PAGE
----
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Updated: May 27, 2010 16:42 IST

Dialogues on the sax

Harish Bal
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Takashi Saito
Special arrangement Takashi Saito

Japanese musician Takashi Saito’s saxophone concert at Kochi was a mix of traditional Japanese and contemporary Western classical music.

Melody flowed as Japanese musician and saxophonist Takashi Saito charmed the audience in Kochi with his virtuosity on the saxophone. A graduate of the Kunitachi College of Music, Tokyo, Saito has performed in many international music festivals such as the Suntory Summer Festival and International Saxophone Congress.

Saito calls his performances contemporary, with a mix of classical and modern composers and a few selections from Japanese traditional music. He says he excels in playing classical music on the saxophone – an instrument more associated with jazz. And he adds that he hardly ever plays jazz though he appreciates the genre. Bach, he says, is his favourite composer and that he loves to listen to jazz musician John Coltrane.

Alto notes

Saito played the alto sax at the performance even though his “favourite” is the tenor sax. ‘Ripple on the Water,' a composition by Mile Anyu, utilised many silent moments interspersing them with quick, apparently trickynotes. Saito then played a version of J.S. Bach's cello number ‘Suite No. 1.' The minuets were marvellously essayed with brisk modulations.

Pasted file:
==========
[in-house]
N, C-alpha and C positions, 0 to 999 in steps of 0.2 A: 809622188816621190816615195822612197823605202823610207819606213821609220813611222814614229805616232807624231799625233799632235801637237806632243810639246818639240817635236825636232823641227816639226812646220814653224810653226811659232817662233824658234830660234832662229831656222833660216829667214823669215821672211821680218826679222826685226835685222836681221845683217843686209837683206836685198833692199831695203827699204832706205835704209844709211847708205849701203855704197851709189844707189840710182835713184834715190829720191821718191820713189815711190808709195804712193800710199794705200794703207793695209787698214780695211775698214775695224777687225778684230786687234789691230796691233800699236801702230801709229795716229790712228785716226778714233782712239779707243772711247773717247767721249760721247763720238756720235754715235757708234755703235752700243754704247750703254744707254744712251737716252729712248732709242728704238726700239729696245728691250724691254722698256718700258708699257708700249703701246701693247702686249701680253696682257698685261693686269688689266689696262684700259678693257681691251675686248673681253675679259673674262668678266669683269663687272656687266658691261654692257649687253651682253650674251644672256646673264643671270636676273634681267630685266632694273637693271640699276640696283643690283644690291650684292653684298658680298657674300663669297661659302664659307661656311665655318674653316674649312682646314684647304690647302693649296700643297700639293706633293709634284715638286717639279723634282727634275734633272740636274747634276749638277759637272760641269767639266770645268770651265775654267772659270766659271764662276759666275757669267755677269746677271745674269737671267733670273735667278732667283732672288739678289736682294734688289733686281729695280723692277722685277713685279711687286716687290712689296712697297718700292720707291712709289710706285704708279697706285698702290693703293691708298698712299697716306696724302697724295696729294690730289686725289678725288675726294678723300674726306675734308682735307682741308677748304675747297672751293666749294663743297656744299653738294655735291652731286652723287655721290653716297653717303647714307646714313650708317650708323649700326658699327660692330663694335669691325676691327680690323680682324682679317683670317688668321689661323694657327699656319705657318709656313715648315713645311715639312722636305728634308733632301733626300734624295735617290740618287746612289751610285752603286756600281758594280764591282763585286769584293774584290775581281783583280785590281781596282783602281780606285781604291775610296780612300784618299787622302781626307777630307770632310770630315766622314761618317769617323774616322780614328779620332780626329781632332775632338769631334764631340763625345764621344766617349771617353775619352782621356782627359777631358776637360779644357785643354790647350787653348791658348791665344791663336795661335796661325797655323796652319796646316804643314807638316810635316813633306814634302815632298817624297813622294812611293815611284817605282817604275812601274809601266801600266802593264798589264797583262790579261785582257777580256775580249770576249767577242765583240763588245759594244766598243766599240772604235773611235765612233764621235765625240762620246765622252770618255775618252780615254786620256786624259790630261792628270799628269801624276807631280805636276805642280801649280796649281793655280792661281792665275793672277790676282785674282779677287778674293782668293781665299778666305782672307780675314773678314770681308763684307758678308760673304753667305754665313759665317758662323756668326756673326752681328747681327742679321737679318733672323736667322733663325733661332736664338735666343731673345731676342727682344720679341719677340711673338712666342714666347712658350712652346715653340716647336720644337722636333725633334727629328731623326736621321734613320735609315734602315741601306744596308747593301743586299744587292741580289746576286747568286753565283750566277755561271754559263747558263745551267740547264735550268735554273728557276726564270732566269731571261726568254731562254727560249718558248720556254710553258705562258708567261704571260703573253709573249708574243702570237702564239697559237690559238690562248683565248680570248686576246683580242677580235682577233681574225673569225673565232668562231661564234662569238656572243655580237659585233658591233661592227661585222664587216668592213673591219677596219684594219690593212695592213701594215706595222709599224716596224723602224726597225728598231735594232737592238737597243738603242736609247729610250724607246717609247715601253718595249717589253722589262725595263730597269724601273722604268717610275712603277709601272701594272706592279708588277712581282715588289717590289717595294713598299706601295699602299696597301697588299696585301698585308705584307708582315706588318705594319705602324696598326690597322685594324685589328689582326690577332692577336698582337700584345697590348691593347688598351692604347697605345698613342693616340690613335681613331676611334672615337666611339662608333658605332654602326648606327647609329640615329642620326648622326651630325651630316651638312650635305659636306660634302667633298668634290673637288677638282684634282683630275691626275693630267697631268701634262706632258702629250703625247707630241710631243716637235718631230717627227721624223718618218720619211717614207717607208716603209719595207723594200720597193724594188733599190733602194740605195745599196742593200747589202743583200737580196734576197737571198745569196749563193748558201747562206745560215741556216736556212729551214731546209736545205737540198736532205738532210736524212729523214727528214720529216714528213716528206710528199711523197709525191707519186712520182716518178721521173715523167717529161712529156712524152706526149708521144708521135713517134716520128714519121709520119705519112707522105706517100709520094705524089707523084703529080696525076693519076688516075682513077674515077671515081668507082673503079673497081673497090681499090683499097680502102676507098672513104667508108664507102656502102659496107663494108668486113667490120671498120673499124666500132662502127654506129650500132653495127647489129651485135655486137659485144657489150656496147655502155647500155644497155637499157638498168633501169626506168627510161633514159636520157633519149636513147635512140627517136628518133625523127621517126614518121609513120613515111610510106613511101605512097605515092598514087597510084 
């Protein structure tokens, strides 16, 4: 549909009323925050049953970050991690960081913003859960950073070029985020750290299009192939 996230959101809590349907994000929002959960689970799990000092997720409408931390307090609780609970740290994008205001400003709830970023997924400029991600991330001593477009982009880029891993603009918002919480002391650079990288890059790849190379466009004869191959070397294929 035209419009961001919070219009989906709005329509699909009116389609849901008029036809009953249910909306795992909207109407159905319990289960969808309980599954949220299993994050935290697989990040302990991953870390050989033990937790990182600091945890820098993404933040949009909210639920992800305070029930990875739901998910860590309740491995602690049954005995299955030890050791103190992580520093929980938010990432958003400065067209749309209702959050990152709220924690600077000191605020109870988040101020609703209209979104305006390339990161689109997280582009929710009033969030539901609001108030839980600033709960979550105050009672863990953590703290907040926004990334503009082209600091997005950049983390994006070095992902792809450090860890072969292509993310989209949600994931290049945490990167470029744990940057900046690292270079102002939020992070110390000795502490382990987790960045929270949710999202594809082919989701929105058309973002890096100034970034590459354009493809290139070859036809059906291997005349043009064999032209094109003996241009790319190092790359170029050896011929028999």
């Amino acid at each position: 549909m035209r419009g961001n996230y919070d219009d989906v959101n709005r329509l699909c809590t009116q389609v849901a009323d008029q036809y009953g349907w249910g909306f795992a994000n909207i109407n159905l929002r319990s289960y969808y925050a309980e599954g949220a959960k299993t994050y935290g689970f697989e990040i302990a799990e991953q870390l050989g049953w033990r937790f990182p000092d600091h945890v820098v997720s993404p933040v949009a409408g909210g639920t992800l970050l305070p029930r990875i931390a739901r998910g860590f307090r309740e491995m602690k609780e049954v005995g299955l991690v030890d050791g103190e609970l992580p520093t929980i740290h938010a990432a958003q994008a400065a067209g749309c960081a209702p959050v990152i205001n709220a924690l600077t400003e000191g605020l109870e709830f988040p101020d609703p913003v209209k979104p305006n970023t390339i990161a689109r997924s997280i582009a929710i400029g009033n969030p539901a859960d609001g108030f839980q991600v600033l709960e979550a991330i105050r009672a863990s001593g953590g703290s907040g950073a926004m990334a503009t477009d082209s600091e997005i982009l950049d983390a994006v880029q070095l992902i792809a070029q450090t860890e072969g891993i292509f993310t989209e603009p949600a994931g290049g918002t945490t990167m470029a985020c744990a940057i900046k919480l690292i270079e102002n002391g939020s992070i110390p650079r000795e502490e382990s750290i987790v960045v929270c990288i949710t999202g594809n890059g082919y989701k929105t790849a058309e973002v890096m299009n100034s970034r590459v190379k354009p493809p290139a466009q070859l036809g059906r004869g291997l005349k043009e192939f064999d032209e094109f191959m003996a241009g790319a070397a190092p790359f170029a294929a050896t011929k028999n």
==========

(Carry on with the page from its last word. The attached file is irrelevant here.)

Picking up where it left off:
He then moved on to a challenging sonata with long contemplative notes that was composed by Russian composer Edison Donisov. The sonorous timbre of the alto sax emerged when Saito played ‘Kyo Geng.' This was followed by Bach's ‘Prelude of Suite No.2.' The second part of the composition, which had a cadenza movement, was executed with powerful chords.

Next, he presented an improvisation of a piece by Japanese composer Ryo Noda; a piece that Noda composed for the World Sax Congress in Canada. A more innovative item came in the form of ‘An Echo of Distance' by Japanese composer Yoshifumi Tanaka. There was less melody and the plunks and hisses unfolded into what seemed to be dialogues as the music traversed along in un-rhythmic syllables.

Saito wound up the concert with a Japanese children's song, which with its simple melody, motivated the audience to clap along with the number.

The programme was organised by Kerala Fine Arts Society.


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